Belize Response Initiative for Cold Chain Development
- Phase 1: evaluation of current conditions and procedures used to deliver medical specimens to the existing cold chain process.
- Phase 2: design a pilot implementation strategy that will address areas for improvement in the existing cold chain protocol.
- Phase 3: develop a field-validated pilot solution for a medical cold chain
Overall, the goal is to create a solution for a medical cold chain that can be further scaled in Belize and implemented in other low to middle income countries.
While the larger effects of COVID-19 have certainly continued to impact the activities of development projects globally, project activities within BRICC have pushed ahead.
The team is evaluating the current “pain points” in the medical cold chain process used by laboratories throughout Belize. Currently, the cold chain in Belize consists of the transportation of medical samples from one of eight Regional Laboratories, where the majority of samples are collected, to CML where samples are processed for testing. A large challenge of this process is ensuring a constant temperature threshold of the shipment to maintain sample viability. In order to be considered viable for testing, the standard recommended by the Mayo Clinic is for medical samples to maintain a temperature range of 2-8° Celsius from the time that a sample is collected from a patient until the time that it is processed for diagnostic testing.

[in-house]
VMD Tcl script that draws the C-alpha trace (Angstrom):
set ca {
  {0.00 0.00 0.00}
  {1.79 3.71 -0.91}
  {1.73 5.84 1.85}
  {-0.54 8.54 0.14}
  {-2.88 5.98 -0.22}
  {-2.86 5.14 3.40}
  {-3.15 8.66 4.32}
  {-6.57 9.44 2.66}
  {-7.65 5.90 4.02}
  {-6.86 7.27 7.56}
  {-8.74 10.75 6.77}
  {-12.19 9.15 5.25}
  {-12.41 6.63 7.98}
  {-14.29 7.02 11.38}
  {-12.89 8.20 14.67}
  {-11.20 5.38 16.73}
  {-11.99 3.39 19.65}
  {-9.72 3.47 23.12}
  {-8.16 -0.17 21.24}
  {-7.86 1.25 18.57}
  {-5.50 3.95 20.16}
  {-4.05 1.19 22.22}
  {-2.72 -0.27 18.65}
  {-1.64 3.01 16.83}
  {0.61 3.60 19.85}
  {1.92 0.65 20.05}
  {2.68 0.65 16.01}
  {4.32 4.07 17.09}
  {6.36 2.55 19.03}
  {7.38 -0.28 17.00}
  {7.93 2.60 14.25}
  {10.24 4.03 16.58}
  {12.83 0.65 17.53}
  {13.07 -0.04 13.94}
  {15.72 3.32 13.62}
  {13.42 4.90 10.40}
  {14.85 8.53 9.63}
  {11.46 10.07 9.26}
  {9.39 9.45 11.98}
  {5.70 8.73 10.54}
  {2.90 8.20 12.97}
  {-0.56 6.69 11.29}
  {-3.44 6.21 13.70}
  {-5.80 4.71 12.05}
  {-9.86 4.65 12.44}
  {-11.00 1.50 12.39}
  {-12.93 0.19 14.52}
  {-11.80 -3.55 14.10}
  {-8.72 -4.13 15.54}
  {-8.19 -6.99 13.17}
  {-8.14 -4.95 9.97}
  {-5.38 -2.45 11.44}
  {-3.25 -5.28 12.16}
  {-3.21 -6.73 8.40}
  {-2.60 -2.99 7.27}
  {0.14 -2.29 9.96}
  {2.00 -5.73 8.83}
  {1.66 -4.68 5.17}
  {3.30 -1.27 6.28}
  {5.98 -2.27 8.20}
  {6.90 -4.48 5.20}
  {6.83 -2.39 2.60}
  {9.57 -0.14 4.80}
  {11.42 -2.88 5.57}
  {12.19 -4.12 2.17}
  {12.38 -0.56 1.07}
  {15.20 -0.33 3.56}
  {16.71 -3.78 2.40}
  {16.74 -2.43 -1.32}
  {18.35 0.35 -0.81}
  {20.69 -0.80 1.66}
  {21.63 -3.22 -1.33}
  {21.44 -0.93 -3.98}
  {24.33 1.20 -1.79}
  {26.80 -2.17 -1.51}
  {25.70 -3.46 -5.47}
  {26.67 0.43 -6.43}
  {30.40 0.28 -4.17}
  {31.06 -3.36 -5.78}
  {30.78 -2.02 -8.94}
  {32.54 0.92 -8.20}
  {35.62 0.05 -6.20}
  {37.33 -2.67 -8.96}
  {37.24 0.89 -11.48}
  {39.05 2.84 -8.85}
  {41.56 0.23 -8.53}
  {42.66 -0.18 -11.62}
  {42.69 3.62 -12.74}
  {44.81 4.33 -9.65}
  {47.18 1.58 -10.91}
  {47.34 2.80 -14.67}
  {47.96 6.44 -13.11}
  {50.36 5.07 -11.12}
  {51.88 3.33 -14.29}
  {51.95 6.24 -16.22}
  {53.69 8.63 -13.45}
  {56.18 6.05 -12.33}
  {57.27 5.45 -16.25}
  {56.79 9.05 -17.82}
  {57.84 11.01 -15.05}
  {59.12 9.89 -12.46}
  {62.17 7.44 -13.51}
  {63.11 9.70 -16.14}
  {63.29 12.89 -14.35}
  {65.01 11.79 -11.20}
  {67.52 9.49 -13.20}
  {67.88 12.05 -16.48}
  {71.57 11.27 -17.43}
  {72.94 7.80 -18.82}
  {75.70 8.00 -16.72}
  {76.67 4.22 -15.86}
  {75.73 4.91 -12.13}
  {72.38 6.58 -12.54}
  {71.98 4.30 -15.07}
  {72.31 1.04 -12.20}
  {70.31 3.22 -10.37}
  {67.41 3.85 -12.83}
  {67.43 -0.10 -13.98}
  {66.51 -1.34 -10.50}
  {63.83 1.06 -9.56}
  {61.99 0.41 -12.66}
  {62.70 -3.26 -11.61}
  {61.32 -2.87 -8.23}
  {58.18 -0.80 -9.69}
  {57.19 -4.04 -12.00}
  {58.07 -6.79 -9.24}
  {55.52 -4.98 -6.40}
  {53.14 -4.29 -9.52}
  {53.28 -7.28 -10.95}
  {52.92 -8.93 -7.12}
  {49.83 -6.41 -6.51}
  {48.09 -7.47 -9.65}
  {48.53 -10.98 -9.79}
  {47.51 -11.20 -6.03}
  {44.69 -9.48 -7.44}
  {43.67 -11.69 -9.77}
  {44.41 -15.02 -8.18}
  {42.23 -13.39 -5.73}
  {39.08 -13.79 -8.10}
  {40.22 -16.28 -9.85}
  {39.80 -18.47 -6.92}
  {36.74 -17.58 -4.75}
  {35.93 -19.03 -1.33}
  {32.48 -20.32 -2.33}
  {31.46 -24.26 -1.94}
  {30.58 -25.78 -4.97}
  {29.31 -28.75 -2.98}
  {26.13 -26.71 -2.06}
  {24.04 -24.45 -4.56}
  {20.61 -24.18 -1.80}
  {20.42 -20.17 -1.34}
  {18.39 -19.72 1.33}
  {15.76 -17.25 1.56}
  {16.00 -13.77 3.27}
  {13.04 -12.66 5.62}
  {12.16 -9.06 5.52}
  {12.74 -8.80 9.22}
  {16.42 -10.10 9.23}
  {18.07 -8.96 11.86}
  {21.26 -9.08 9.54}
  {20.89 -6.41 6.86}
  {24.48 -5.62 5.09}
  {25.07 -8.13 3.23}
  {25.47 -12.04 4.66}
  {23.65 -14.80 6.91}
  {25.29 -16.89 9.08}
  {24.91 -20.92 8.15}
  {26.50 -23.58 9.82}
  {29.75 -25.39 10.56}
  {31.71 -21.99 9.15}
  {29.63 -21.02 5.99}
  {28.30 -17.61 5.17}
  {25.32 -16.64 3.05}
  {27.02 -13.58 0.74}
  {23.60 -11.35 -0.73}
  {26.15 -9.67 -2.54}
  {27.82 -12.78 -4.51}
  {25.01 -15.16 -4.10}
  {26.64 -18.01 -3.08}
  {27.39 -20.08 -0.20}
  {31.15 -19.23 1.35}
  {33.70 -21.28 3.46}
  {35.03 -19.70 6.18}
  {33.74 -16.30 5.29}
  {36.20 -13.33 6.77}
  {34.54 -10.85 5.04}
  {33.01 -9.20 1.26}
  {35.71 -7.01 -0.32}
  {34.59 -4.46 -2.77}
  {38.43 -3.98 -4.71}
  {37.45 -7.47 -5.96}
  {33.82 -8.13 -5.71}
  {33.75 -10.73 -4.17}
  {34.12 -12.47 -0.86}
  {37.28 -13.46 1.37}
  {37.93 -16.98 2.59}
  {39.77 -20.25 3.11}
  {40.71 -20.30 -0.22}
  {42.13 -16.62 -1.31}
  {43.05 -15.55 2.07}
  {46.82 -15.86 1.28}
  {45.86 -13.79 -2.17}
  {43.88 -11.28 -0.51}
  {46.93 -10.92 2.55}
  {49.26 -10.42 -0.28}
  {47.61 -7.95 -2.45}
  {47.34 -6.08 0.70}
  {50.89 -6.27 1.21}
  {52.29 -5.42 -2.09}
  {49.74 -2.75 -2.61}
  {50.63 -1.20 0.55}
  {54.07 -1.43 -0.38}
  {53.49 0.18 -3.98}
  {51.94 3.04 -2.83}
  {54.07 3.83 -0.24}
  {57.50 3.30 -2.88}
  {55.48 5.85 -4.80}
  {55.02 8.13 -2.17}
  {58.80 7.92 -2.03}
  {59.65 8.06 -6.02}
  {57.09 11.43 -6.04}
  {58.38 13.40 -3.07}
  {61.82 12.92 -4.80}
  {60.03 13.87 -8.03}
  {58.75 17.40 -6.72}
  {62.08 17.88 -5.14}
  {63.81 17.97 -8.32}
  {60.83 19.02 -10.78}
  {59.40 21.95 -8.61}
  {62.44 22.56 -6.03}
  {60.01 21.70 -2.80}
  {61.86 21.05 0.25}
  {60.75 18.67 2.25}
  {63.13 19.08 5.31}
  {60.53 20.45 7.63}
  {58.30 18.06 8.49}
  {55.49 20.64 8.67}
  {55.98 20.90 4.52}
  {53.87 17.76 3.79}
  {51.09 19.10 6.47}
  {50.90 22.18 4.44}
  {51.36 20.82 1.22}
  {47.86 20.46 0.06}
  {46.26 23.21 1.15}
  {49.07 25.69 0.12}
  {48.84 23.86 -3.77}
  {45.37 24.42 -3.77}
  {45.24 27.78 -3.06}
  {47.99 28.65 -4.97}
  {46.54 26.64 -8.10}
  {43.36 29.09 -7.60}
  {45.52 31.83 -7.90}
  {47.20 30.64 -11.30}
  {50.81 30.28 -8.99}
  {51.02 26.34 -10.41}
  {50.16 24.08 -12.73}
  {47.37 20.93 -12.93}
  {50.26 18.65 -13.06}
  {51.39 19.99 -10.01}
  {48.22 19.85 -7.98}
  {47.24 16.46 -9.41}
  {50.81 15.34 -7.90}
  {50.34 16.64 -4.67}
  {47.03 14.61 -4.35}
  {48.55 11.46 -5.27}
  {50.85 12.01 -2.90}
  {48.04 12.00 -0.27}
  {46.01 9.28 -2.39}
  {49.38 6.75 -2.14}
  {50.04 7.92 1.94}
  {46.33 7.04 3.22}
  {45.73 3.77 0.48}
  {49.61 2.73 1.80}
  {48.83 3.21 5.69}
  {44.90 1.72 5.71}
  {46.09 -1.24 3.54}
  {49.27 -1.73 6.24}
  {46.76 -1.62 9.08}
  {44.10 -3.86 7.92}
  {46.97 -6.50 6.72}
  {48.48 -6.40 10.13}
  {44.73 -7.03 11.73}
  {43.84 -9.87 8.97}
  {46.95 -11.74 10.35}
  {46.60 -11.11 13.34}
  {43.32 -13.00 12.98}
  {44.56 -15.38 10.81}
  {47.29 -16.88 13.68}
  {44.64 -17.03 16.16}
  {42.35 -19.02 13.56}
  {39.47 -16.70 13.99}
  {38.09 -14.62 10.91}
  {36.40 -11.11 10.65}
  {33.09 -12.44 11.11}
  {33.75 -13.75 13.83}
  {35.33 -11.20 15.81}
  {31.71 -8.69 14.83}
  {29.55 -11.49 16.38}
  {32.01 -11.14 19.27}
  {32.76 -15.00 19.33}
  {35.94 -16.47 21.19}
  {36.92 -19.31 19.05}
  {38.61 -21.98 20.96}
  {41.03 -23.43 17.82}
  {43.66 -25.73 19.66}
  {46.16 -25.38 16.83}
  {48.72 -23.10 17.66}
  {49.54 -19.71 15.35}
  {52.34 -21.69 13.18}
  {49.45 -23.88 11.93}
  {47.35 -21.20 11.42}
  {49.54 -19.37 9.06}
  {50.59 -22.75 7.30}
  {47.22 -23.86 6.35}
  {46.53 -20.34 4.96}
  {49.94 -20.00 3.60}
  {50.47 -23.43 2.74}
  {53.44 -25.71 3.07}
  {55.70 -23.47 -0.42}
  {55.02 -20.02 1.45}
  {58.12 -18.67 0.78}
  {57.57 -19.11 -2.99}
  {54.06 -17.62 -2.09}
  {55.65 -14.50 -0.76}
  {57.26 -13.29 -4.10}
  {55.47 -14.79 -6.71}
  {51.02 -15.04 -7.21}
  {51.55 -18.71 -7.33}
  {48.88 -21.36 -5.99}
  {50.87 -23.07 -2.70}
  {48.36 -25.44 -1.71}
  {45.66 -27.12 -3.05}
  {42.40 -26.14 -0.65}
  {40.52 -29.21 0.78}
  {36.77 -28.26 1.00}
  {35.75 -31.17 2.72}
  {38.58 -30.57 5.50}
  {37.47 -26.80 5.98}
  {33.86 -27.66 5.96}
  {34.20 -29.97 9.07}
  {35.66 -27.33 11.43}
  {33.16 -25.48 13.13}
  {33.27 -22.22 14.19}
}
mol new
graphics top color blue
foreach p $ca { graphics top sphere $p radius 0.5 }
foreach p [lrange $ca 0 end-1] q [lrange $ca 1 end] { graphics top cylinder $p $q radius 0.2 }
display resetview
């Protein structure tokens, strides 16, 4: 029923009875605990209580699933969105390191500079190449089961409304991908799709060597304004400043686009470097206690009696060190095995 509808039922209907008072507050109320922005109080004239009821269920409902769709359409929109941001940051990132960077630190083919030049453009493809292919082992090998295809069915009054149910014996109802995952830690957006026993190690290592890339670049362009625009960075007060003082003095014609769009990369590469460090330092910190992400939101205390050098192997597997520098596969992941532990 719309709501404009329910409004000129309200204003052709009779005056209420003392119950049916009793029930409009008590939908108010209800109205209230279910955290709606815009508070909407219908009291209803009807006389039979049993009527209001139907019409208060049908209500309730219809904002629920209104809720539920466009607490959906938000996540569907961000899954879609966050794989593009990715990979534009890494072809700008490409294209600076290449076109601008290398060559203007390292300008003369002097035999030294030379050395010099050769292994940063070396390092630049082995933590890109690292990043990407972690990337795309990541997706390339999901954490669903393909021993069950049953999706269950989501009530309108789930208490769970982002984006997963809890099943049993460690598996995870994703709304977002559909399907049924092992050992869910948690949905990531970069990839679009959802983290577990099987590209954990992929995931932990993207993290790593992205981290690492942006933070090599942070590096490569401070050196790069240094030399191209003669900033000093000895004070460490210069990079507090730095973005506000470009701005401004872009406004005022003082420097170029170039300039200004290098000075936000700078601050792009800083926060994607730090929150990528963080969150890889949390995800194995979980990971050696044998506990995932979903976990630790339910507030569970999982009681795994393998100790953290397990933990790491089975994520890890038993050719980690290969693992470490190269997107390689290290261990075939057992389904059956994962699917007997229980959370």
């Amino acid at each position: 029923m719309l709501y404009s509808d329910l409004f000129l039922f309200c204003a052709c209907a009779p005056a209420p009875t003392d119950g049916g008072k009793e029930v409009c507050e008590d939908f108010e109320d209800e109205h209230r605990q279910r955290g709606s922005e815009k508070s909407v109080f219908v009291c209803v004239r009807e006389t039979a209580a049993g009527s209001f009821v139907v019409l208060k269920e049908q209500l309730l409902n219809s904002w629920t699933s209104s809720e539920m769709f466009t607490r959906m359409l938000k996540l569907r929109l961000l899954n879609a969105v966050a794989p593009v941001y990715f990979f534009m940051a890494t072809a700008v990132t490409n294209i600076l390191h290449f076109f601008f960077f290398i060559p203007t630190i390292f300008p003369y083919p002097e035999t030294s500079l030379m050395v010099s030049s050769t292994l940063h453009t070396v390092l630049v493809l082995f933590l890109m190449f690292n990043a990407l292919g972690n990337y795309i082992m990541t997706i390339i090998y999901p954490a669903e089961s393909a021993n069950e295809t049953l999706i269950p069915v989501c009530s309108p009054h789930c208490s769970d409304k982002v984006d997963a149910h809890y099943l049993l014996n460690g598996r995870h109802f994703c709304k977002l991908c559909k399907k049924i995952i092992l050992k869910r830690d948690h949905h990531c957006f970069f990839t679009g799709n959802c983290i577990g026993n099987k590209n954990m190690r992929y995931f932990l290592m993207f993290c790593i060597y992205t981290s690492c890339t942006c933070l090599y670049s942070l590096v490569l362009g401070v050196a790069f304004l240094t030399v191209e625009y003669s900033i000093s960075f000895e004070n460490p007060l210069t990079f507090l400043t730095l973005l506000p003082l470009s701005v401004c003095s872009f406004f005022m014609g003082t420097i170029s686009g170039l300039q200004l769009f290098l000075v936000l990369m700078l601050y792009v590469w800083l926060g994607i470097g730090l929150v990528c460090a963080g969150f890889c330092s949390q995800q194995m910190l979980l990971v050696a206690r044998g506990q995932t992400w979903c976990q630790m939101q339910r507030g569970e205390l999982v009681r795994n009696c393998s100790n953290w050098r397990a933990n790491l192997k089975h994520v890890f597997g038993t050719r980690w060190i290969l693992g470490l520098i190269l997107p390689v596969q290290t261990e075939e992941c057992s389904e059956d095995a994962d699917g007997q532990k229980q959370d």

Through the generous support of UPS Healthcare, the UPS Foundation, and Carrier, 20 Elite Universal Thermal Shippers and 396 Carrier SensiTech sample loggers were sent to Belize to be used in the study. The loggers provide the team and local partners the ability to assess the time, temperature, and location of medical sample shipments using current packaging materials in Belize to determine any variances in temperature as the samples travel through the cold chain.
These loggers are also being used in a paired test using the UPS Shippers, which have the capacity to maintain a constant internal temperature for up to 168 hours; this could be a packaging solution for the Belize MoHW to consider.
The data collected from this phase of the project will allow the team to design a pilot program of best practices for implementation that could eventually be scaled in Belize and other low to middle income countries. The pilot is set to begin in the Fall of 2021.
Photo Captions: 1) BVEC personnel receiving the UPS Thermal Shipper at the field site in Orange Walk Town, Belize. 2) BVEC personnel delivering the UPS Universal Shippers and the Carrier SensiTech Logger kits to one of the Regional Laboratories within Belize who is participating in Phase 1 of the study.